“I come at this from a from a fundamental optical fibre perspective. What do I have there that was mature in that technology and what does that allow us to do? We have optical technologies on high speed modems that can take us 15,000 kilometres, but they can give us 800 gigabits over 400, 500, 600 kilometres,” says Keys.

“We’ve also worked as an industry to define the operating modes of those modems such that they’re interoperable. You can buy a modem from Ciena and interoperate the modem from Cisco and Nokia. The industry has gotten together and said, ‘You can do this’.

“Models have come to the point where we can put 800GB modems in a row, which coincides with capability of ours. So, that technology is mature, and by mature I mean there’s more than Ciena that can deliver it – any number of vendors can deliver it, so it’s not a unique technology. The optics that go on the line has been mature for decades, but it’s now much more programmable. The other thing we’ve done is to instrument the line so that it’s not blind anymore.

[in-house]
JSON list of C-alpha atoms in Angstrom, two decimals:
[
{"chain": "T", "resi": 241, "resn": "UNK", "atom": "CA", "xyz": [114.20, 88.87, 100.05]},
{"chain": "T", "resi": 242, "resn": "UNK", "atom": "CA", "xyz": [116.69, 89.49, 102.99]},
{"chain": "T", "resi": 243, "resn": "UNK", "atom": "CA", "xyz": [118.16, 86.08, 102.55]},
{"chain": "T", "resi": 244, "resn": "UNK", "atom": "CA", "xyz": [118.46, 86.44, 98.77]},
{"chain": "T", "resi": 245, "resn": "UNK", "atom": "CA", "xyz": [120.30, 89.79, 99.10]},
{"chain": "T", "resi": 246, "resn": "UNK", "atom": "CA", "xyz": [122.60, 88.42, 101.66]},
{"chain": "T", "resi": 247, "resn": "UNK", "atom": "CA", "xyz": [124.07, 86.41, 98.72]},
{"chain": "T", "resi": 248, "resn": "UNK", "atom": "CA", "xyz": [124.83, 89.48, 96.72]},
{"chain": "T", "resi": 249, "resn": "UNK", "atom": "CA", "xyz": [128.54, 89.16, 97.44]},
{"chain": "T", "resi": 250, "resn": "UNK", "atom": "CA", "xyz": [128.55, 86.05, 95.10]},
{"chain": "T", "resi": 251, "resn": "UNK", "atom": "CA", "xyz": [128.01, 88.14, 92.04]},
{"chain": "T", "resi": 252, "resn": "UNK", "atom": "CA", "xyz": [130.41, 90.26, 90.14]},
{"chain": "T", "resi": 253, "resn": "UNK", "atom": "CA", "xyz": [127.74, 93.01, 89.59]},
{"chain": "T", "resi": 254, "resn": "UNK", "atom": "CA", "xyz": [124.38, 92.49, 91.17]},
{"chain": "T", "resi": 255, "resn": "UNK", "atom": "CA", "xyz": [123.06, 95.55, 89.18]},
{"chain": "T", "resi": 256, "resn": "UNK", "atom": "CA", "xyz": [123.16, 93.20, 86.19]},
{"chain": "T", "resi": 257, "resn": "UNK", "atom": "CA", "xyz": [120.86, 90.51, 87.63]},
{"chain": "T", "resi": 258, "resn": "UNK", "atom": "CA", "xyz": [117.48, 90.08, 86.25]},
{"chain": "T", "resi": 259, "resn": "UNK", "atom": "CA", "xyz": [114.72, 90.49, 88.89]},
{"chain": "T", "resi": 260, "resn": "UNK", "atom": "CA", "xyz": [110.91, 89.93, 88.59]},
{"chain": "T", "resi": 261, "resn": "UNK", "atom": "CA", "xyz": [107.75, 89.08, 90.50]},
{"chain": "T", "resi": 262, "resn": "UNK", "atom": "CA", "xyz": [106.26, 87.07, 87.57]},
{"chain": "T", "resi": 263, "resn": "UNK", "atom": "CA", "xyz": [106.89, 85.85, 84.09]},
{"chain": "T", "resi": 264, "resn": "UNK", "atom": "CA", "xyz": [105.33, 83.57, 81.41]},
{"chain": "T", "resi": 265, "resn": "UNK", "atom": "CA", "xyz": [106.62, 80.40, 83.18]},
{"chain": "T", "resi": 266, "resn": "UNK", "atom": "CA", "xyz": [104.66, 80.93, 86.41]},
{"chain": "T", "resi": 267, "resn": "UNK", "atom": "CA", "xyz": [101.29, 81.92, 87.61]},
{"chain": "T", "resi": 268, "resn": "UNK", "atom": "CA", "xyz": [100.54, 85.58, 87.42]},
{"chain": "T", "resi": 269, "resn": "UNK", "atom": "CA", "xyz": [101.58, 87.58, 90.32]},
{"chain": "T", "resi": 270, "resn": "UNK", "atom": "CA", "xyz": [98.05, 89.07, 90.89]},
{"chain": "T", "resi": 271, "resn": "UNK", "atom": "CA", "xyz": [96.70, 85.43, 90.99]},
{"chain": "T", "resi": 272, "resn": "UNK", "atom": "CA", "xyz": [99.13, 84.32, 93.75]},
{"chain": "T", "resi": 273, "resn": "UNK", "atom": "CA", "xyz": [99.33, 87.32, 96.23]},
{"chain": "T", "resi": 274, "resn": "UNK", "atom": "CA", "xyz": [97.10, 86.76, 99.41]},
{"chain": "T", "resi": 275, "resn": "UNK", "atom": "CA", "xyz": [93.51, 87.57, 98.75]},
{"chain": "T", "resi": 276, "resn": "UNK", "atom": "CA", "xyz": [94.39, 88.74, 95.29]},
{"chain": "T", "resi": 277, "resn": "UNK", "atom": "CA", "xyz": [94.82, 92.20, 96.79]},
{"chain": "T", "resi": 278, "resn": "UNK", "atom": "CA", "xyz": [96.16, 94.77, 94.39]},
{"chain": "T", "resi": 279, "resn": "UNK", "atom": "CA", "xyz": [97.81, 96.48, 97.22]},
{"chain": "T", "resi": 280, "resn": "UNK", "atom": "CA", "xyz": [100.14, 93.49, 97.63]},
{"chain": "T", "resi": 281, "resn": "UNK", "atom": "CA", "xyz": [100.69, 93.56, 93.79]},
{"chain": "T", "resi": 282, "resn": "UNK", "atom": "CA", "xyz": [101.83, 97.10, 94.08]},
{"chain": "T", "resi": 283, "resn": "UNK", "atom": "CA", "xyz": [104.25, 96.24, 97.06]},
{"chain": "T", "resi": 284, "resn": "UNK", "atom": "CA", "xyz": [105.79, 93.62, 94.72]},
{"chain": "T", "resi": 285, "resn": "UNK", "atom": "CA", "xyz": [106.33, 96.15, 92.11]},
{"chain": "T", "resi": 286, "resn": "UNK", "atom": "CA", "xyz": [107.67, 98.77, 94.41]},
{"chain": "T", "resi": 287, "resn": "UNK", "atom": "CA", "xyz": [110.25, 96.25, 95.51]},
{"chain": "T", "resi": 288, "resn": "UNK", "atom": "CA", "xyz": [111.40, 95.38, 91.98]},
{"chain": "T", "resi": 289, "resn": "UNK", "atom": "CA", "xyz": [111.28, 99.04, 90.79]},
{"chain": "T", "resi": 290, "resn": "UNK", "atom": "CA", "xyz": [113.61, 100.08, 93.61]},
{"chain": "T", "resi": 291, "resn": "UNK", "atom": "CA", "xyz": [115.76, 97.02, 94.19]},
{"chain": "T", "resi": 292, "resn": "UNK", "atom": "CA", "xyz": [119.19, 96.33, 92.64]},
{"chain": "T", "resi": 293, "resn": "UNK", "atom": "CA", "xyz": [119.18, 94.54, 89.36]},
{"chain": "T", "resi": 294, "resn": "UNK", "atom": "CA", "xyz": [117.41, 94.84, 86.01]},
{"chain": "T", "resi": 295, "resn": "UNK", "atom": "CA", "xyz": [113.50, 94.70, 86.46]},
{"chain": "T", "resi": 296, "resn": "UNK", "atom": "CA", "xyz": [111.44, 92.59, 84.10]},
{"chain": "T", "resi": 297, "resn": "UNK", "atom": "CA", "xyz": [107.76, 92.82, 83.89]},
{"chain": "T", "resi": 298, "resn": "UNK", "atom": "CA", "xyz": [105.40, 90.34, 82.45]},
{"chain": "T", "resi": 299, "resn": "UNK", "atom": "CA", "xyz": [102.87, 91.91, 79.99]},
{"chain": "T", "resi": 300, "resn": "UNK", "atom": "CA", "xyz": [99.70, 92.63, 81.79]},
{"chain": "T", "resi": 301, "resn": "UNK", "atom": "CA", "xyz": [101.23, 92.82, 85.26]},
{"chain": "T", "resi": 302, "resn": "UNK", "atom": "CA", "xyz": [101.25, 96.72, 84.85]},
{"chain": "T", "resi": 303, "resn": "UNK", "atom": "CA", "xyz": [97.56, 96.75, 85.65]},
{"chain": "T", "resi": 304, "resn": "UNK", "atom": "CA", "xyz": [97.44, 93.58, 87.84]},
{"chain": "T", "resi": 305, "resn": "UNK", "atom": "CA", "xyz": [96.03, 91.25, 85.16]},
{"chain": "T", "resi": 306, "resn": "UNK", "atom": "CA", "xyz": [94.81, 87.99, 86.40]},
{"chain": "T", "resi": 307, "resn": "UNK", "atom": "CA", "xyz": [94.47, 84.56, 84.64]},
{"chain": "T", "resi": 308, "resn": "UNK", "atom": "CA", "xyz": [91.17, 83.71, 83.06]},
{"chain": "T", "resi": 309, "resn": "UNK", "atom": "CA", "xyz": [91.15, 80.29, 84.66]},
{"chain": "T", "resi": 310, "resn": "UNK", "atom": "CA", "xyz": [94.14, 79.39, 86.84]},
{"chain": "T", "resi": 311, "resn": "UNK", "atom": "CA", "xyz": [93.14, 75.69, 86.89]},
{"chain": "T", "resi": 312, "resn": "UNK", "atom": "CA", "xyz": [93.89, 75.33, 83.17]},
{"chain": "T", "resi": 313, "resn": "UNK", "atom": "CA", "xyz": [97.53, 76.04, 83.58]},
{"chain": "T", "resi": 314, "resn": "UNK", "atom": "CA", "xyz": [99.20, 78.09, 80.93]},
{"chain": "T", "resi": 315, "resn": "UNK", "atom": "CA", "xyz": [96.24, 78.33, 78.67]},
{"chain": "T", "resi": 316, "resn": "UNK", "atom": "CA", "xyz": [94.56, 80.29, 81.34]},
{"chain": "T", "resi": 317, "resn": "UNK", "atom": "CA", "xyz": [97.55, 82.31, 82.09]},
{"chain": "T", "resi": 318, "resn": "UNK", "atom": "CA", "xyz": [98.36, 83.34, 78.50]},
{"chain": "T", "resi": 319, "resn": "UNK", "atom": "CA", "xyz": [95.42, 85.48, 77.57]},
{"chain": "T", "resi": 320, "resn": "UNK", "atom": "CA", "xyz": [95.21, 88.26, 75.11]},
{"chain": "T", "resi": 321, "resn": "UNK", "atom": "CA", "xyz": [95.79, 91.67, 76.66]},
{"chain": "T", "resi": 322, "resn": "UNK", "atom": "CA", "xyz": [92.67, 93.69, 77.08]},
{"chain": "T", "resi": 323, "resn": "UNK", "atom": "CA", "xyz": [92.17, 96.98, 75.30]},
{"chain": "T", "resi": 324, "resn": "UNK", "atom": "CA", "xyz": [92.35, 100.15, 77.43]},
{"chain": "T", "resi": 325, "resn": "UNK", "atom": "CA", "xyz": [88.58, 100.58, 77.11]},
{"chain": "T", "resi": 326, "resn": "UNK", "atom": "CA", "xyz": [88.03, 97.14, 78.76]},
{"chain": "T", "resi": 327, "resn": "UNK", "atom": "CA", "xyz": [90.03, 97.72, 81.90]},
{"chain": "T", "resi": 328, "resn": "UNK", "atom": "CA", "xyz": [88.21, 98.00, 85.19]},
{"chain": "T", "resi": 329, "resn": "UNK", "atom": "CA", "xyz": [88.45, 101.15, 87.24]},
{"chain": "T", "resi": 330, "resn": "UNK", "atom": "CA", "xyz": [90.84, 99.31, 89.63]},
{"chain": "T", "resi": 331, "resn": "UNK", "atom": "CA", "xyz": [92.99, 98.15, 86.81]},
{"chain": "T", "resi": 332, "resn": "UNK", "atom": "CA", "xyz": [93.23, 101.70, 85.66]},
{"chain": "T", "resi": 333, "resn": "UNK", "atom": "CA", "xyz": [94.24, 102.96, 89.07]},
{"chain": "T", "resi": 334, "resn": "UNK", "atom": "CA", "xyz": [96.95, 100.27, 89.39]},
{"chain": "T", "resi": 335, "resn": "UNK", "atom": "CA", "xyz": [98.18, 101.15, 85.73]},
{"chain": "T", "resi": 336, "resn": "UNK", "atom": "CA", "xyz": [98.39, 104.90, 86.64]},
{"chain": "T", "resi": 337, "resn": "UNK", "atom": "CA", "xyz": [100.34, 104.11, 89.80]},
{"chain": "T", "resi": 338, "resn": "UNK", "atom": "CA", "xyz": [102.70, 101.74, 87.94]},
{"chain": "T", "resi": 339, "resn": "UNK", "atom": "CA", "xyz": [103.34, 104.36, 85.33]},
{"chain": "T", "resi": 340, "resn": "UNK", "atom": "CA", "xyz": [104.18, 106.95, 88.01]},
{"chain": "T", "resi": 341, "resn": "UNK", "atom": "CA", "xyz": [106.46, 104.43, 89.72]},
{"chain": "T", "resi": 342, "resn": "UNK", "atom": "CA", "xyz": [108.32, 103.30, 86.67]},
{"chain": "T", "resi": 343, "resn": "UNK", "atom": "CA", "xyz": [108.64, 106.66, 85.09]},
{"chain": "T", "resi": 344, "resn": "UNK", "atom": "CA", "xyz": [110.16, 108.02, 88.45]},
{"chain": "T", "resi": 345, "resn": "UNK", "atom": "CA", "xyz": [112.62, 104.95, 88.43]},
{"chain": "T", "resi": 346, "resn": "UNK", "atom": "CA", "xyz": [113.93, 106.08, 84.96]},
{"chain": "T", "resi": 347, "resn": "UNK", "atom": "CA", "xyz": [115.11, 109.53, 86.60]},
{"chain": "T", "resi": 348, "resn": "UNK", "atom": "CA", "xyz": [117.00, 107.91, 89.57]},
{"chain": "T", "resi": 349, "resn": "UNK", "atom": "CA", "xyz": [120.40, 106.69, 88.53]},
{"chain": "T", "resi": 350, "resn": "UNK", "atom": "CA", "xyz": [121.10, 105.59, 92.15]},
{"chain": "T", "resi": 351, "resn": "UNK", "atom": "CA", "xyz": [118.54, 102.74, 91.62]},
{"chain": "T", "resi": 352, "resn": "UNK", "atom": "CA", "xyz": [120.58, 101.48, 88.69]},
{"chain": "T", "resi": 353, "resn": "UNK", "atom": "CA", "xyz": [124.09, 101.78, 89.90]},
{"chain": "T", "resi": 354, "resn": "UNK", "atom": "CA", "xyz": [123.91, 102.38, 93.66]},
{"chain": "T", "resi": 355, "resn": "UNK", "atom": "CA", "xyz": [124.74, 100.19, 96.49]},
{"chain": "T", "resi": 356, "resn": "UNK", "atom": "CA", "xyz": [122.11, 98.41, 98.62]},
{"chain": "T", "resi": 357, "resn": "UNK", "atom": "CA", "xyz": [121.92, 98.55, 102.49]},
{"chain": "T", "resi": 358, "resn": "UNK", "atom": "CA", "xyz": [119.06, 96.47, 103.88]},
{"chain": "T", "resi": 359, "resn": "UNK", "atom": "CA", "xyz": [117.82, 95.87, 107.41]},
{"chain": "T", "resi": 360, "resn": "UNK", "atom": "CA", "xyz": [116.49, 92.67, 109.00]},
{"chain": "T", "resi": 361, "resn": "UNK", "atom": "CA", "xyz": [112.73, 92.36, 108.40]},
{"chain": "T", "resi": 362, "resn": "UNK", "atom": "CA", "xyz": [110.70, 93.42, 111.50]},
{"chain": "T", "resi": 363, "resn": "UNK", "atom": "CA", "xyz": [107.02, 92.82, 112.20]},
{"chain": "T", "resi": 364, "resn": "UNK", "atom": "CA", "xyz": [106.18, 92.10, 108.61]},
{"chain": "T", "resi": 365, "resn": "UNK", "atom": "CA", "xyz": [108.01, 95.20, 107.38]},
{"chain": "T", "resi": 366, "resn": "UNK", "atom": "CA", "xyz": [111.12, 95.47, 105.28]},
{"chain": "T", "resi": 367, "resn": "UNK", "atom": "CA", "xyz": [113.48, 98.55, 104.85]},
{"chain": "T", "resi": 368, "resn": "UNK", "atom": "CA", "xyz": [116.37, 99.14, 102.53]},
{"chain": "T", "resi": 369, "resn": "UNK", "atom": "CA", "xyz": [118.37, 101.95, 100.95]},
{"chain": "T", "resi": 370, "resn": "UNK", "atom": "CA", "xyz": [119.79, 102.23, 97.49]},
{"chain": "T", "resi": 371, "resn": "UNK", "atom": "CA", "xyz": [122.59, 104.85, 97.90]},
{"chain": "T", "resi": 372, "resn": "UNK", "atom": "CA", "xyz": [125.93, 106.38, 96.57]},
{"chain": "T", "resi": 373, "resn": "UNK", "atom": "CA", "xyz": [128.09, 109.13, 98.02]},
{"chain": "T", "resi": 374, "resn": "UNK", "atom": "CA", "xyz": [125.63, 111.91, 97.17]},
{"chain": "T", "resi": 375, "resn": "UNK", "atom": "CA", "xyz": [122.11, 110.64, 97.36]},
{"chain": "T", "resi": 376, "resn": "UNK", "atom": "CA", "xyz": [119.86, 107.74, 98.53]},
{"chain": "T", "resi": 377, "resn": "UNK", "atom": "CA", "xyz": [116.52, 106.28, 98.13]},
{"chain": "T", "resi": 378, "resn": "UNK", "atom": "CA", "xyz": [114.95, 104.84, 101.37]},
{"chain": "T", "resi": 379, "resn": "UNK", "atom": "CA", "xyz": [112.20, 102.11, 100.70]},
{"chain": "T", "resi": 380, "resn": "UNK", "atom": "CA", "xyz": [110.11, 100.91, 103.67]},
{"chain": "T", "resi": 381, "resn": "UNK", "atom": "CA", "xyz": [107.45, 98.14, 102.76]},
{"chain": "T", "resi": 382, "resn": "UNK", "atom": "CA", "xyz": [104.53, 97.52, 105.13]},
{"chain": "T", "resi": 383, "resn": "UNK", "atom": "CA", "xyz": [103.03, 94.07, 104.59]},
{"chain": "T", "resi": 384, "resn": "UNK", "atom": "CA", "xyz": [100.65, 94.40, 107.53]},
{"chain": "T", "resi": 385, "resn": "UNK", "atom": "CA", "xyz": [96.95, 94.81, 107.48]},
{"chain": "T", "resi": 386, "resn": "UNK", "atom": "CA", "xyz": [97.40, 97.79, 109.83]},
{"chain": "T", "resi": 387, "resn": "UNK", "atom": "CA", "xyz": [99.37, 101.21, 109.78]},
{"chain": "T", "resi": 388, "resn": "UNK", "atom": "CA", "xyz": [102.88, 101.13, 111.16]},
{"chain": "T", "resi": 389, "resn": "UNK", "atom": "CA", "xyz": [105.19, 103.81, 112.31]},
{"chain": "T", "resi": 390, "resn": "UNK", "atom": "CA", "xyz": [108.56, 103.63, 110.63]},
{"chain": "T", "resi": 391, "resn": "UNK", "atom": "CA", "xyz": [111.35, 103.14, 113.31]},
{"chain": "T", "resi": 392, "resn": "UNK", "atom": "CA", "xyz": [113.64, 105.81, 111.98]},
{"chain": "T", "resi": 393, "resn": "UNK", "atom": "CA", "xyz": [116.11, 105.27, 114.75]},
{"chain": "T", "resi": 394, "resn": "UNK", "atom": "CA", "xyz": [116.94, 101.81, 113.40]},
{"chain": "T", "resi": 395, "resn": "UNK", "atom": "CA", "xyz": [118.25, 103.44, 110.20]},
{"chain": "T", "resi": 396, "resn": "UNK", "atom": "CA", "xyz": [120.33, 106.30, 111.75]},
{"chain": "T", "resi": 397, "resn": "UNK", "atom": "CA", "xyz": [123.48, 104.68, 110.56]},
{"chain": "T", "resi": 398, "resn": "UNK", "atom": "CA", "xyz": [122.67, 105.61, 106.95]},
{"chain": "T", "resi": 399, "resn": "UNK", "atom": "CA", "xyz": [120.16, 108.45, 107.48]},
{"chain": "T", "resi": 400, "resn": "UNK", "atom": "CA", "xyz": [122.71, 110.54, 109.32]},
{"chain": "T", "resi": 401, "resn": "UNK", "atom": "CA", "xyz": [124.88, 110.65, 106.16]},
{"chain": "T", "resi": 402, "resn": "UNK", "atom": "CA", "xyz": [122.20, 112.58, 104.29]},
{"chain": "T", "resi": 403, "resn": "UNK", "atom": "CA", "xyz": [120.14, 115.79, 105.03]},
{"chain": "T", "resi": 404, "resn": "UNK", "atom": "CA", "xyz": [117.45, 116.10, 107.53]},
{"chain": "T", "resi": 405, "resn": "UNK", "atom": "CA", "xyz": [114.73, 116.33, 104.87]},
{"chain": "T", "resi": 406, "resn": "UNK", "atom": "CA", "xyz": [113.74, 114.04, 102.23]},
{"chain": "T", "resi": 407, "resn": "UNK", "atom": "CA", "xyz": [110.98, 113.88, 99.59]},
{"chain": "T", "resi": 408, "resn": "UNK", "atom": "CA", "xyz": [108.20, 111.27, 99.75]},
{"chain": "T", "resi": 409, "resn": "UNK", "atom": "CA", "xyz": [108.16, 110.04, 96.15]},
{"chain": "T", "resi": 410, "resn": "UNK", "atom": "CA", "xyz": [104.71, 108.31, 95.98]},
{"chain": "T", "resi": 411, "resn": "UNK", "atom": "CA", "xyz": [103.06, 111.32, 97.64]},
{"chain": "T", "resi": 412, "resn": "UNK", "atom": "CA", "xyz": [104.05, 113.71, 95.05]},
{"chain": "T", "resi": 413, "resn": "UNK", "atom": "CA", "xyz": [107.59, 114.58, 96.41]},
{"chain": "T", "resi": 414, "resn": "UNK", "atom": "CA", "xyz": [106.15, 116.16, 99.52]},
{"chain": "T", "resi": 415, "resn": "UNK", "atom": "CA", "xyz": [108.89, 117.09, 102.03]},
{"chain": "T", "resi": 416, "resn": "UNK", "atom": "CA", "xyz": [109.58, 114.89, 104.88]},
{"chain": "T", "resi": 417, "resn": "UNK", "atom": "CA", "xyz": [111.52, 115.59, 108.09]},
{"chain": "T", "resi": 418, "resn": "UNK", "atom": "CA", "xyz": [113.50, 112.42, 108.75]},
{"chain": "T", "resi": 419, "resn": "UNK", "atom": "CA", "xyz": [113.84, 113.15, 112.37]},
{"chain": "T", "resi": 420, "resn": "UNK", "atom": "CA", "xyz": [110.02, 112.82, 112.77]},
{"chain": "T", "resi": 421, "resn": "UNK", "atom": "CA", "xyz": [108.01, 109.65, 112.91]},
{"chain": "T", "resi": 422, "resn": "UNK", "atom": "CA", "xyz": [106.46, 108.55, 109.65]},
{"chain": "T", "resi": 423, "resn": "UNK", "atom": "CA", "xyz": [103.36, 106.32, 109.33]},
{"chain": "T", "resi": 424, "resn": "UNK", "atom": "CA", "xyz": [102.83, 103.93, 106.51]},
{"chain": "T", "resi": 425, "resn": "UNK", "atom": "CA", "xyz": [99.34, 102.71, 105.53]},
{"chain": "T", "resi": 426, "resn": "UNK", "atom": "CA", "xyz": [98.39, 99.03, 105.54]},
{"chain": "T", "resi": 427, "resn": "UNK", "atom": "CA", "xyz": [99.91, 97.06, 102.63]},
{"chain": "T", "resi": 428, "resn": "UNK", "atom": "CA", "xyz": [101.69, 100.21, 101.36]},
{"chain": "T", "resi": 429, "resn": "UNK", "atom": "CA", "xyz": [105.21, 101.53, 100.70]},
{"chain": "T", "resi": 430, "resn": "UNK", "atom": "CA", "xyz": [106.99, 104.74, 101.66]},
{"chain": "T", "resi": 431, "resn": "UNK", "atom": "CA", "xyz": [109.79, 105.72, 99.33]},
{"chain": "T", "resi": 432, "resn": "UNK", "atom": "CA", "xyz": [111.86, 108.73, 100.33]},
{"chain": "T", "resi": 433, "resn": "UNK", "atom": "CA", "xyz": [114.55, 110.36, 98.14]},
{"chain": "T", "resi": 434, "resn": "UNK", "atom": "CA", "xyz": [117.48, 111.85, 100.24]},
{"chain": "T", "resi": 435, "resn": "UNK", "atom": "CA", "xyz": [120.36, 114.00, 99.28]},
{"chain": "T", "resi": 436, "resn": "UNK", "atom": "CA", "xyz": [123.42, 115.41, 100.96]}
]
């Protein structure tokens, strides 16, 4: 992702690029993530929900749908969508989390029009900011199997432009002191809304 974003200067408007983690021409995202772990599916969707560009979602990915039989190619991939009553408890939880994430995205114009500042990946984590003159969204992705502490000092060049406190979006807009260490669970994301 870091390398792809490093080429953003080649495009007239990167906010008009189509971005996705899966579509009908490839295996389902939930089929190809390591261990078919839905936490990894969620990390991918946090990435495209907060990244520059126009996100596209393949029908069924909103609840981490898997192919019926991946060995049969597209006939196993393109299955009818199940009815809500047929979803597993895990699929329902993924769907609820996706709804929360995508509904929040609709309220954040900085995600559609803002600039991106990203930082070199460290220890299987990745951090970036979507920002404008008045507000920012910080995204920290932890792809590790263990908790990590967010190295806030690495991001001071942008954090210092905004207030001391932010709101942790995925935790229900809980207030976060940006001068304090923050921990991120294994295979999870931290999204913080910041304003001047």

“We can monitor, measure and take that information  – again, via standard interfaces – and expose it to our customers, or they can read it directly in a standard way. Then you can make digital twins and predict things. You can tell customers the capability of their line and they can act on that. So, there’s a nice link between the fundamental technology, programmatic interfaces, the network management that consumes that, the process, and then feeding that back to the optimiser. It’s all there. It’s a single workflow right across the network.”